This is an okay Afrikaans-language thriller about a schoolteacher, Emma (Leandie du Randt), whose car breaks down in South Africa’s arid Karoo region on her way to her father’s home for a holiday visit. Compounding misfortunes, Emma is witness to a drug-related execution and must flee for her life through the desert whilst pursued by a gang of criminals. Unfortunately for the bad guys – led by the icy Bosman (Neels van Jaarsveld), who comes across like a cross between Gian Maria Volonté and Bono – it turns out that the resourceful Emma was trained in military survival skills by her ex-Recce father. Will the direness of her situation be enough to goad Emma to finally dispense with her philosophy of nonviolence? Furthermore, will she ever learn to shoot straight? Finding out makes for a fun hundred minutes.
3.5 out of 5 stars. Ideological Content Analysis indicates that Hunting Emma is:
Family-ambivalent. Emma’s father (Tertius Meintjes) is depicted as a devoted parent whose lessons stand his daughter in good stead in the face of a challenge. Emma, however, displays a distaste for domesticity, and teaching seems to fulfill whatever impulse she has toward motherhood.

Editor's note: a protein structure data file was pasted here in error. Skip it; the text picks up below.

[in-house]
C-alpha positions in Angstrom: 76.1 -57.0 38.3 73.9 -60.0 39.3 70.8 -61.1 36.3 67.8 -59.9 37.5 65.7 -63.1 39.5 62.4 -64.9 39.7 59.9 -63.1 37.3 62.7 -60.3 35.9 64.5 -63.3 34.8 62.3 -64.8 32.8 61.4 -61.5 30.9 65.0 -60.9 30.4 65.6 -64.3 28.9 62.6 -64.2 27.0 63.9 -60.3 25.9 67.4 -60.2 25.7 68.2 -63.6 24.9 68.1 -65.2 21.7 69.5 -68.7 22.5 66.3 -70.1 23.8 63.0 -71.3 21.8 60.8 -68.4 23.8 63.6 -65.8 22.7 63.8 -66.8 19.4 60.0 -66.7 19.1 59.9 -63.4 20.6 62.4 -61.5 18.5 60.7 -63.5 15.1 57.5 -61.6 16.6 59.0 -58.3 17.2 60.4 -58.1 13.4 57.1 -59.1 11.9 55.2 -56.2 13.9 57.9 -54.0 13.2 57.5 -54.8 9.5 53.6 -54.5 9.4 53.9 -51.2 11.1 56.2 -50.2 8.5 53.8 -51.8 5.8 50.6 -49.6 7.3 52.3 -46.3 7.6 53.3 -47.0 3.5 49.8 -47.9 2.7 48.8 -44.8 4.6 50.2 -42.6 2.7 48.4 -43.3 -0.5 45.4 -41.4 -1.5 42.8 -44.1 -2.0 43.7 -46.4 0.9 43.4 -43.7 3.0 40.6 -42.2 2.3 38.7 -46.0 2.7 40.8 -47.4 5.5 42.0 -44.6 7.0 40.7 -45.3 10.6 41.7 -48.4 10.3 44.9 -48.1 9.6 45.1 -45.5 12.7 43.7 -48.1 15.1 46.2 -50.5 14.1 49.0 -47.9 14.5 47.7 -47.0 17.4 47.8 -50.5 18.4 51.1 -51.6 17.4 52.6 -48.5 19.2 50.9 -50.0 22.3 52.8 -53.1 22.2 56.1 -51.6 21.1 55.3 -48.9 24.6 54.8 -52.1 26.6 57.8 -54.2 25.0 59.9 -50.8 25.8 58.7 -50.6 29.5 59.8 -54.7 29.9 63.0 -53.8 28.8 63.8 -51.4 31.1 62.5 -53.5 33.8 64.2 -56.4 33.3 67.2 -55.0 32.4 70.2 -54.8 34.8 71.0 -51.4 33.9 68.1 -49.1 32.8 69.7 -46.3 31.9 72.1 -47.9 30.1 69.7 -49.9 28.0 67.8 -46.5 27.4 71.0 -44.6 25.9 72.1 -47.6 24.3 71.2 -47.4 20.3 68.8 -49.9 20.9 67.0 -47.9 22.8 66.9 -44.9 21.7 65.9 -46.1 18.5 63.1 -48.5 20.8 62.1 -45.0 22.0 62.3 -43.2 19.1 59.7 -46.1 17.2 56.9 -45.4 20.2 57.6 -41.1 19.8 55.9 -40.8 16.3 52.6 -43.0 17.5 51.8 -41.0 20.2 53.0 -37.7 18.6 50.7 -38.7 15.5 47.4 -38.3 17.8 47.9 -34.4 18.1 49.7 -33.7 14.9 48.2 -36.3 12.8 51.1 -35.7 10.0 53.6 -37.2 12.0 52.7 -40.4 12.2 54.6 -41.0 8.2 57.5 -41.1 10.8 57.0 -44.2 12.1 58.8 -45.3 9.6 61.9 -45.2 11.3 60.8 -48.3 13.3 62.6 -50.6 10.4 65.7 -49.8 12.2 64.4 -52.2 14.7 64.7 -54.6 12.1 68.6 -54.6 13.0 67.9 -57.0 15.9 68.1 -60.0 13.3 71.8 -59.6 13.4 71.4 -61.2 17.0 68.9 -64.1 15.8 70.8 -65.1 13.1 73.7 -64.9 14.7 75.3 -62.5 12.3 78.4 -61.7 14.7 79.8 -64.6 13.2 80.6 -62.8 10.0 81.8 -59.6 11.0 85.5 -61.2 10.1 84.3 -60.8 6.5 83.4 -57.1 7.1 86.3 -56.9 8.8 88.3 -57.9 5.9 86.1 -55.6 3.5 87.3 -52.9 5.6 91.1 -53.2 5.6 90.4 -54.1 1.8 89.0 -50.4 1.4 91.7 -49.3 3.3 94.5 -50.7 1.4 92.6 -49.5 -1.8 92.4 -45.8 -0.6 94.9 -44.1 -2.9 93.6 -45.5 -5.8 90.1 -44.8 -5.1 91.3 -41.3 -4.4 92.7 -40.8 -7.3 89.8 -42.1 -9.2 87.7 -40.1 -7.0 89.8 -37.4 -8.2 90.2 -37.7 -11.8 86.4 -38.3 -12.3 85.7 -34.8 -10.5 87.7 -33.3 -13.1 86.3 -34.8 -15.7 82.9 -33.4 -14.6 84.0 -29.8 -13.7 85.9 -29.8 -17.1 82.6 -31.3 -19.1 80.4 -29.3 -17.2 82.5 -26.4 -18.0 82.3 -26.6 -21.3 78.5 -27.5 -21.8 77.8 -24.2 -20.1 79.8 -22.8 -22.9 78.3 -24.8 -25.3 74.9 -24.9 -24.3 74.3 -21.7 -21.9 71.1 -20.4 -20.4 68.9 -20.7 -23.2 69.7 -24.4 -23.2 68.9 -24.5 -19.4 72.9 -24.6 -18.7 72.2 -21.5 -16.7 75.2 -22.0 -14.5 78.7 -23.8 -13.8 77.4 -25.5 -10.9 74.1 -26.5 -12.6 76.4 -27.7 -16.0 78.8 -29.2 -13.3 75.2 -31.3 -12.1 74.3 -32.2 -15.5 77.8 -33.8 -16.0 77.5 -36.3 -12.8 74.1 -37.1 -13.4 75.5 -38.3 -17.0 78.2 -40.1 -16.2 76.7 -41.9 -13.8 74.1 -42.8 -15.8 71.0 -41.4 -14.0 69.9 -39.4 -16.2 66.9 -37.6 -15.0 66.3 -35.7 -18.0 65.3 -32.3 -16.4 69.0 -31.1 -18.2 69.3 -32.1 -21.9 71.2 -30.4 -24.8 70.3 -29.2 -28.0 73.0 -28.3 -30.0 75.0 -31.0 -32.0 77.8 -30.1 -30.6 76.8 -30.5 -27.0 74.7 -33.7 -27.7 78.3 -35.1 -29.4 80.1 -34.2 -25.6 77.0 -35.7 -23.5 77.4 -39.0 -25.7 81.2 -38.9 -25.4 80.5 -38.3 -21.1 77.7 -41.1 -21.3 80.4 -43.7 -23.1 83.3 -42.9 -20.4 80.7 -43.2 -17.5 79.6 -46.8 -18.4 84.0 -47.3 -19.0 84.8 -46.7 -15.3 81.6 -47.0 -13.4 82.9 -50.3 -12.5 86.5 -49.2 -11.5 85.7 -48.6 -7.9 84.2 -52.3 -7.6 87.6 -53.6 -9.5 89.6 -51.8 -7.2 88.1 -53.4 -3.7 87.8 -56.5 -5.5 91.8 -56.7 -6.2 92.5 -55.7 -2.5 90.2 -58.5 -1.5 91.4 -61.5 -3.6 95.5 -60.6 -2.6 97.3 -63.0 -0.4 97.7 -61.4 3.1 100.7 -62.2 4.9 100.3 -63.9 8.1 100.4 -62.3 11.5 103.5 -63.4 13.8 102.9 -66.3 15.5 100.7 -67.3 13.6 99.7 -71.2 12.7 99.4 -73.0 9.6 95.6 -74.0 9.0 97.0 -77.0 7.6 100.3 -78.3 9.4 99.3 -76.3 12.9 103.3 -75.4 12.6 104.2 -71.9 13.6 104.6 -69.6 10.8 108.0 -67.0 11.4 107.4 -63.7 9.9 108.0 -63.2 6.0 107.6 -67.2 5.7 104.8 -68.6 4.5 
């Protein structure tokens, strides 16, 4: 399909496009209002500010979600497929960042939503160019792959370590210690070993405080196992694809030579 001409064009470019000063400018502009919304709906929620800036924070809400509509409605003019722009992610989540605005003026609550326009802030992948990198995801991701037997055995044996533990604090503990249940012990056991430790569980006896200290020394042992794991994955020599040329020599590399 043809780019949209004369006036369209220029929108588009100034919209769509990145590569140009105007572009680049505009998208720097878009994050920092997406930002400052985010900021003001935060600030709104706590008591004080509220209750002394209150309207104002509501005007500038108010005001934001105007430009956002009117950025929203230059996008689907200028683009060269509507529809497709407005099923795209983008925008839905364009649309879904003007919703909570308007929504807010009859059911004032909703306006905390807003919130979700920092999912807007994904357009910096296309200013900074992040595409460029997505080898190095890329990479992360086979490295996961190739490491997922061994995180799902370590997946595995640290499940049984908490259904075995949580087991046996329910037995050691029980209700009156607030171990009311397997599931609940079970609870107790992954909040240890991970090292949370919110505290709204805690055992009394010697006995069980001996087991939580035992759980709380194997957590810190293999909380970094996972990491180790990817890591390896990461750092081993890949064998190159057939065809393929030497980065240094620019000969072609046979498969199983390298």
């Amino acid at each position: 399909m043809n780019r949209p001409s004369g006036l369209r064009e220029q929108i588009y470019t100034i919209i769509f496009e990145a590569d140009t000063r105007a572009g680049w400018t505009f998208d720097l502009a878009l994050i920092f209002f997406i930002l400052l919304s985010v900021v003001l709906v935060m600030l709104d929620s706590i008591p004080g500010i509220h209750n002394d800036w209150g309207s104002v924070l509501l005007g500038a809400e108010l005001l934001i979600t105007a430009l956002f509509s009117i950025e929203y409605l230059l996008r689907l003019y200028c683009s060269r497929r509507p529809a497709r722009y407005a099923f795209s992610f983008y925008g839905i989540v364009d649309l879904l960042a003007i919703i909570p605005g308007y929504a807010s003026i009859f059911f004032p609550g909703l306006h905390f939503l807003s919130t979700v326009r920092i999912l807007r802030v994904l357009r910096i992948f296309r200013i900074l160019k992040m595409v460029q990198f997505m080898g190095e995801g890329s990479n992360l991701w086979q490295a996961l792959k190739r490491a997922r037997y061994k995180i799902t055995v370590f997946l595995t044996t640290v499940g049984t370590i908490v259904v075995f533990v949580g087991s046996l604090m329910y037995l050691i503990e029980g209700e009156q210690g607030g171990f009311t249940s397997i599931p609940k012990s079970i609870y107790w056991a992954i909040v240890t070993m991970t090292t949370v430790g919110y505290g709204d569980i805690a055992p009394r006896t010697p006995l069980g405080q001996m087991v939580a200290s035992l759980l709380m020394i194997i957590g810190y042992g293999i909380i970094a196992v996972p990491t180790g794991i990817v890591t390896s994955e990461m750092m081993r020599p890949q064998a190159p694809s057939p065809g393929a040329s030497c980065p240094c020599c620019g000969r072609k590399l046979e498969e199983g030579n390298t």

Class-conscious. One of the crooks is a rich, recreational criminal.
Feminist. “My favorite kind of kitchen work – ironing,” martial arts expert Emma declares after tediously dispatching a sexist gang member with an iron. This fight, significantly, takes place in an abandoned home.
Anti-white. Leave it to South Africa’s Department of Trade and Industry, the agency responsible for Black Economic Empowerment, to facilitate the production of a film in which the threat to a woman traveling alone through the “Rainbow Nation” is a pack of white rapists and drug dealers. Emma’s mocha-colored students, meanwhile, give a glimpse of the country’s non-white future.